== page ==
A search of the sea bed in the area of the bombing was completed on November 10. The debris recovered was sent to the US for analysis, along with a car believed to have been used by the bombers.
On November 11, "Yemeni sources close to the investigation" told Associated Press that more than one of the suspects being questioned - supporters of Jihad and other Islamist groups - had admitted involvement in previous failed attempts to attack American interests in Yemen.
There were believed to have been at least three previous attempts:
In the first week of November, 1999, they had planned to attack a convoy of US military personnel heading to Yemen's National Center for the Removal of Land Mines. This was foiled when Yemeni security forces discovered explosives about a mile from the hotel where the Americans were staying. Suspects questioned in connection with the Cole bombing were said to have known details of the route taken by the Americans to and from the centre.
A second attempt allegedly targeted the Royal Hotel in Aden, where most of the 30 American servicemen were staying. (No details of this have been given.)
A third attack, on 3 January, 2000, was intended to blow up the American destroyer, USS Sullivans, as it refuelled in Aden. This was called off when the weight of explosives made the bombers’ boat unseaworthy.
One of the suspects being questioned told investigators that the attack on USS Cole was masterminded by an Arab man - a veteran of the Afghan war - who telephoned the bombers from the United Arab Emirates, and provided their instructions and finances.
The suspect said he had bought the boat used for the attack in the UAE. He had also bought a video camera to record the attack, but became nervous and left Aden on October 11 - the day before the bombing. The suspect further claimed that the group worked in small cells of two or three people, and many of those involved did not know each other [AP, 12 November].
In contrast to this, Asharq Al-Awsat quoted Rifai Ahmed Taha, a former leader of the Egyptian al-Gamma’at al-Islamiyya, as saying that the boat used in the attack was locally made and powered by an engine cannibalised from a farm tractor. The entire operation, he said, had cost between $5,000 and $10,000.
By mid-November, Yemeni investigators were confident that they had identified one of the two suicide bombers. He was named as Abd al-Muhsin al-Taifi, a Yemeni national, possibly with Saudi connections, who was wanted for questioning about the 1998 bombing of the American embassy in Nairobi (Washington Post, 17 November; Yemen Times, 20 November).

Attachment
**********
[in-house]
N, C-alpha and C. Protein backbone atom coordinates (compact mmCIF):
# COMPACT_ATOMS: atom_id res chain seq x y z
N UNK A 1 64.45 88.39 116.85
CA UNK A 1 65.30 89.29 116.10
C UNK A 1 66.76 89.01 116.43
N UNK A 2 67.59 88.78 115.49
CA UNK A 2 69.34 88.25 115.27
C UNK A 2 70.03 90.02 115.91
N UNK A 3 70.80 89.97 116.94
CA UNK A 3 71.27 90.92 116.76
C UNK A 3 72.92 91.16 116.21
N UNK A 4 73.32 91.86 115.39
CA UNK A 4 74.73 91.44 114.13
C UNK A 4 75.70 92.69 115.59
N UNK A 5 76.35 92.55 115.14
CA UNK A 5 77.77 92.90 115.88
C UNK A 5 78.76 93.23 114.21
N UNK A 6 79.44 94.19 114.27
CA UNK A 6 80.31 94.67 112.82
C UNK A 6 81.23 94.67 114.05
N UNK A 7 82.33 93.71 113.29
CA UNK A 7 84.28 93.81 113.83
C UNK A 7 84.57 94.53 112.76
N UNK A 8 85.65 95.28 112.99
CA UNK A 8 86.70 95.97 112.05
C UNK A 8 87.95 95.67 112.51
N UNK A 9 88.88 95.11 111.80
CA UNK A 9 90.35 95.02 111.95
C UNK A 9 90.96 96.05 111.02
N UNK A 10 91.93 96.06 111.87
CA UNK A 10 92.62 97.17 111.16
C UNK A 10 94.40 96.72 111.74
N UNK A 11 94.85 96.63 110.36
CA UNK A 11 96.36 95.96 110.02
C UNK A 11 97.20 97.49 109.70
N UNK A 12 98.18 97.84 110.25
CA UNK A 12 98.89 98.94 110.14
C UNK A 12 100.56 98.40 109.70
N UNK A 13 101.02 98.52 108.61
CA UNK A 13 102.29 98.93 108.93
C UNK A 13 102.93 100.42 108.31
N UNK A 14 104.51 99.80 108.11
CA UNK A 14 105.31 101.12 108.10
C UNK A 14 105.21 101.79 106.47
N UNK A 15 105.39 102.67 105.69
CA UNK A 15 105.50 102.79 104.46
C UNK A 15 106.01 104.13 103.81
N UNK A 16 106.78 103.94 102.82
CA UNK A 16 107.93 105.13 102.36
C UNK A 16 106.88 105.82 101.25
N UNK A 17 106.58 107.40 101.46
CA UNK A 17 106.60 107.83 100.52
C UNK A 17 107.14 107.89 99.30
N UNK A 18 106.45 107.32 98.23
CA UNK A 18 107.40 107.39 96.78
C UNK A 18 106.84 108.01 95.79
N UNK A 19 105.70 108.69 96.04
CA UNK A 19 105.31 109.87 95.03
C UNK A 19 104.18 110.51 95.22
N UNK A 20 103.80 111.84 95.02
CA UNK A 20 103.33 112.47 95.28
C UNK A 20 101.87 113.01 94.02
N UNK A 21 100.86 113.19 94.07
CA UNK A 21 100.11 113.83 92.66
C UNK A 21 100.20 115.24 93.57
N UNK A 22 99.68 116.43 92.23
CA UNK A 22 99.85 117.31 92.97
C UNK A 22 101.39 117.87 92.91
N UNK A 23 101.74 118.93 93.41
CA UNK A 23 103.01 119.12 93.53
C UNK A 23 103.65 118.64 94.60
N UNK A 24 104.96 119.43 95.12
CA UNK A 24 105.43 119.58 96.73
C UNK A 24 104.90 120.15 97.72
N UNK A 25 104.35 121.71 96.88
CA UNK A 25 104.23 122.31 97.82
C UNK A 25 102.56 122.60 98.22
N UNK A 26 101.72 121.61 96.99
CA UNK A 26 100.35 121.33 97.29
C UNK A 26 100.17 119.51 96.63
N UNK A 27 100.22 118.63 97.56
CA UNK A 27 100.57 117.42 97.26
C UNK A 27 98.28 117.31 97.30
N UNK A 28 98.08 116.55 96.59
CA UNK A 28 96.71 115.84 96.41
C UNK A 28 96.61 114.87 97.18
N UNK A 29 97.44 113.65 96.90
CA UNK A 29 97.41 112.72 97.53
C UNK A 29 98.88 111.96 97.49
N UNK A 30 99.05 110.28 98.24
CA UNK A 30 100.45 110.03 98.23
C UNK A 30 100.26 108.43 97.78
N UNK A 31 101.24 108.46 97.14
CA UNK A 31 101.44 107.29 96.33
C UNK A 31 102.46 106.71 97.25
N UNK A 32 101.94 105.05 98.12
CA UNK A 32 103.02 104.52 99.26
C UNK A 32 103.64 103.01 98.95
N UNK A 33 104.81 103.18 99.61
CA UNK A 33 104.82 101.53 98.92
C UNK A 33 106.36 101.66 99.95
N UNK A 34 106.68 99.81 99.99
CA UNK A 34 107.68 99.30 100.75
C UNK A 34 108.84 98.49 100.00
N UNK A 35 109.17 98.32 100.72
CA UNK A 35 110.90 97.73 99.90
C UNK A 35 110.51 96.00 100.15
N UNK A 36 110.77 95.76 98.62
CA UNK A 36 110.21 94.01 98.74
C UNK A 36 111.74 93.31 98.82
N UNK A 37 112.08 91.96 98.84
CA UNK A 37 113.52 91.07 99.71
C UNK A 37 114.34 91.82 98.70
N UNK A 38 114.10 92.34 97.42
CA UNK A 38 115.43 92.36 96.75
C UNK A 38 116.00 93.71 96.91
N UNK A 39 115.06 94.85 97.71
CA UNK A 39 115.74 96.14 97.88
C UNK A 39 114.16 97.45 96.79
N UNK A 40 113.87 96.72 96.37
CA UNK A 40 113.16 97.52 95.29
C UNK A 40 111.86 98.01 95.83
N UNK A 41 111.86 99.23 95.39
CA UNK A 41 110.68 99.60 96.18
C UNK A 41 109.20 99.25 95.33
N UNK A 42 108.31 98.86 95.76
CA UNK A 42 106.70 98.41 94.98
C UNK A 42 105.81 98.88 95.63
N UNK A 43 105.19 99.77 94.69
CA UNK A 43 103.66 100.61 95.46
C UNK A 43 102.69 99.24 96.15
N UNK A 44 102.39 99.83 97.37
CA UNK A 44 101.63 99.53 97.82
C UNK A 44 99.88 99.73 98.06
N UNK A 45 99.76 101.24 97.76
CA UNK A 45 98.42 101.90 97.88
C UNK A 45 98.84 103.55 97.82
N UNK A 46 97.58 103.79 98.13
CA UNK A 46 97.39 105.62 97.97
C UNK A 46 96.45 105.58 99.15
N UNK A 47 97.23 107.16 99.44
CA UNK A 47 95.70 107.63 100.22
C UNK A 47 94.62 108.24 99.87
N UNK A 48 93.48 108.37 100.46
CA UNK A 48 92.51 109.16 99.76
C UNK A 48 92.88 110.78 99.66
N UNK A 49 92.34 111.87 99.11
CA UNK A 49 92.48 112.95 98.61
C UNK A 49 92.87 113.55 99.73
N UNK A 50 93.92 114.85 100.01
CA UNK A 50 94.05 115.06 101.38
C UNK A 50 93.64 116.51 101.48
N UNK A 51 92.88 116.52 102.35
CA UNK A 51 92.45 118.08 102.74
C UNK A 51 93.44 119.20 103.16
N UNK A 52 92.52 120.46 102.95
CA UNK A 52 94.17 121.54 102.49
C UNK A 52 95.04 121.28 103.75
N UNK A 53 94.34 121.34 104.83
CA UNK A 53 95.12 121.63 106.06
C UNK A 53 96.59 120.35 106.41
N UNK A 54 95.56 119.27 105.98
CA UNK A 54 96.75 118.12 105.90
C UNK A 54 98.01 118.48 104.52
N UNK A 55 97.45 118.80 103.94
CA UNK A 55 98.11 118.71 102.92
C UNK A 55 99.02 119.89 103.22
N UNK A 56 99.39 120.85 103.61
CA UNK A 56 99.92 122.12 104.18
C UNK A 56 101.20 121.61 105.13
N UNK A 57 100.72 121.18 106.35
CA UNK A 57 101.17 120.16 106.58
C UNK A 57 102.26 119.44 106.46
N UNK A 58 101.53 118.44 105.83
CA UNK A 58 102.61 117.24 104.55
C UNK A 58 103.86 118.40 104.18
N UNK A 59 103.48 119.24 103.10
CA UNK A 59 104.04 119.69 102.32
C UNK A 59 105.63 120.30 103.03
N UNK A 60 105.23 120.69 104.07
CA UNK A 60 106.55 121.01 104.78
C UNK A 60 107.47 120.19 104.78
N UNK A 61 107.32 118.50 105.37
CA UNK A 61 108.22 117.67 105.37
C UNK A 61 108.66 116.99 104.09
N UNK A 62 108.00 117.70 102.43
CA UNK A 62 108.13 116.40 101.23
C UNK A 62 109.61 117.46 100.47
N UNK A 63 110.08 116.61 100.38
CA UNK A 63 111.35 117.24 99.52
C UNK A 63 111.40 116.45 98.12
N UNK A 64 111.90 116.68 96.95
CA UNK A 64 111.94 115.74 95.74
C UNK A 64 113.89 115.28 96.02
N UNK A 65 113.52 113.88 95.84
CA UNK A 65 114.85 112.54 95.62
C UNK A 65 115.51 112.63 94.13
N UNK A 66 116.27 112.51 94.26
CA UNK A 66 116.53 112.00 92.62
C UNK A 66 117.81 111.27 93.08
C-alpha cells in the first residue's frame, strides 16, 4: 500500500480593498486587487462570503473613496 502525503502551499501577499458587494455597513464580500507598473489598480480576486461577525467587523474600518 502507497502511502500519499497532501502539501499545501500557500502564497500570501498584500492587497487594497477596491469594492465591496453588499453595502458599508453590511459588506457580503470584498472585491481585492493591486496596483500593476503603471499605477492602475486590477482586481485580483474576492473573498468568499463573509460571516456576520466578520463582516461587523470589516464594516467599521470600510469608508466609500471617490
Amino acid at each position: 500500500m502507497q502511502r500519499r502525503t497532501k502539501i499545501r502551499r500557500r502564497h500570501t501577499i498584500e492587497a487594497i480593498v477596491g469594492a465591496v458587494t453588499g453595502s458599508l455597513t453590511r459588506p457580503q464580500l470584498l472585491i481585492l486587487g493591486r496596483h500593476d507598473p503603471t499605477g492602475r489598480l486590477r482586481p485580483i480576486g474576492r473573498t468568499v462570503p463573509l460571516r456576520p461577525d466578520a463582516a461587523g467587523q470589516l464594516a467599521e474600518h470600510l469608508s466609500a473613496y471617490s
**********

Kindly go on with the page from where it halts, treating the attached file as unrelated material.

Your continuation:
Shortly afterwards, the police sent files on six suspected accomplices to Yemen’s public prosecutor, with a view to trial early in January 2001. The prosecutor - probably as a result of American pressure (see below) - promptly returned them to the police for further investigation (Yemen Times, 11 December).
Reports suggested that only two or three of the six would be tried and that the others (officials who helped to provide false identity documents) would give evidence as witnesses. Four more suspects - who may have fled the country - were still being sought. On December 11, the Yemen Times noted that a total of about 35 people were still being held in by the Political Security department connection with the investigation.
One man still being sought was named as Mohammed Omar Al-Harazi, from Haraz (east of Sana'a). Harazi is regarded as the main mastermind and financier of the bombers. According to the Yemen Times (11 December), he was living in the UAE and used to visit Aden, although he disappeared four days before the bombing.
The investigation took a further twist in December with reports that the US wanted to extradite Raed Hijazi, a former Boston taxi driver, for trial in connection with the Cole bombing. Hijazi, an American citizen of Palestinian origin, had been handed over from Syria to Jordan, where he had been sentenced to death in his absence (WCVB, AP, 6 December). On December 9, Yemeni investigators flew to Jordan to make further inquiries.
AT FIRST, Yemen’s efforts to track down the Cole bombers won praise from the US. President Ali Abdullah Salih, recognising the potential for damage to relations, appeared quickly in Aden, visiting the injured in hospital. A couple of days later, the government-run newspaper, al-Thawra, showed the president chairing a security committee and interviewing officials in his shirt-sleeves.